Taiwanese Hokkien - Sociolinguistics - Mother Tongue Movement

Mother Tongue Movement

The Taiwanization developed in the 1990s into a ‘mother tongue movement’ aiming to save, preserve, and develop the local ethnic culture and language of Holo (Taiwanese Hokkien), Hakka, and aborigines. The effort to save declining languages has since allowed them to flourish. In 1993, Taiwan became the first country in the world to implement the teaching of Taiwanese Hokkien in schools. By 2001, Taiwanese languages such as Taiwanese Hokkien, Hakka, and aboriginal languages were taught in all Taiwanese schools. Taiwan also has its own literary circle whereby Hokkien poets and writers compose poetry and literature in Taiwanese Hokkien on a regular basis. This mother tongue movement is ongoing.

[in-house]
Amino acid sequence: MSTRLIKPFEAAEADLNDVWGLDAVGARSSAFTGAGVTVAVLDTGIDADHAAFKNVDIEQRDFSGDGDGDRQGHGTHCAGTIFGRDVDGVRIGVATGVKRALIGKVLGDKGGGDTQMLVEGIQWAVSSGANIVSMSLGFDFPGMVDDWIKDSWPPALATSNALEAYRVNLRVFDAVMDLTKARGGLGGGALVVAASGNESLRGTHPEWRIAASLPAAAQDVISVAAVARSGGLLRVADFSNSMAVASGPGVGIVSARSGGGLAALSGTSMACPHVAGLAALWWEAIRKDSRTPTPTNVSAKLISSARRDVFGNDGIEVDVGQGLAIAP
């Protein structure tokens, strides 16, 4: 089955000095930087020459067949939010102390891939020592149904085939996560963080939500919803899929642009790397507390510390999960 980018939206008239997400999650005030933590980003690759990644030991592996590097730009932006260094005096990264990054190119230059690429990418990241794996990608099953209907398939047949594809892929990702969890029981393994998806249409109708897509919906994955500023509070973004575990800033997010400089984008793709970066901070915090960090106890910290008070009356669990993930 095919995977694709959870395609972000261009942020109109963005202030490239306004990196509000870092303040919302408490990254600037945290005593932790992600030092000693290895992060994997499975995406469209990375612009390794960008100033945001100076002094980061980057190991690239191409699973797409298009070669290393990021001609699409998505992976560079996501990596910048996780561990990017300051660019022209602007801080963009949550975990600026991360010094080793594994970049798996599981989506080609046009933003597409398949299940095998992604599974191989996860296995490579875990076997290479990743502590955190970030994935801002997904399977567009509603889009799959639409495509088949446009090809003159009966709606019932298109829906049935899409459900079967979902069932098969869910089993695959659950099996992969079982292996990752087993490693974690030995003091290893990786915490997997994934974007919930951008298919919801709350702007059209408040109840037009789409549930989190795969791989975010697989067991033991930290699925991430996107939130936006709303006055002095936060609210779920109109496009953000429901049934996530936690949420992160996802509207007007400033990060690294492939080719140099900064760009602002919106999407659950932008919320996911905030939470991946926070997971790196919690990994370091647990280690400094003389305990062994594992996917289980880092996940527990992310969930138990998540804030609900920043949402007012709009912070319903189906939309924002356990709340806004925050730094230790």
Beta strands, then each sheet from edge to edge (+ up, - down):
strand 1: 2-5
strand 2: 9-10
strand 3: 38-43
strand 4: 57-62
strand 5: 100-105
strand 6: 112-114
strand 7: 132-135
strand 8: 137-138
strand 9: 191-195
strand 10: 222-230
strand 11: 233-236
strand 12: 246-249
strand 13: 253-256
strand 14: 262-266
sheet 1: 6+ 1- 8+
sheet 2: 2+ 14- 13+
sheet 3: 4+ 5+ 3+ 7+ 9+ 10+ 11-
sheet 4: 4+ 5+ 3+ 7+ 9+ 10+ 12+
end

As a result of the mother tongue movement, Taiwan has emerged as a significant cultural hub for Hokkien in the world in the 21st century. It also plans to be the major export center for Hokkien culture worldwide in the 21st century.

Read more about this topic:  Taiwanese Hokkien, Sociolinguistics

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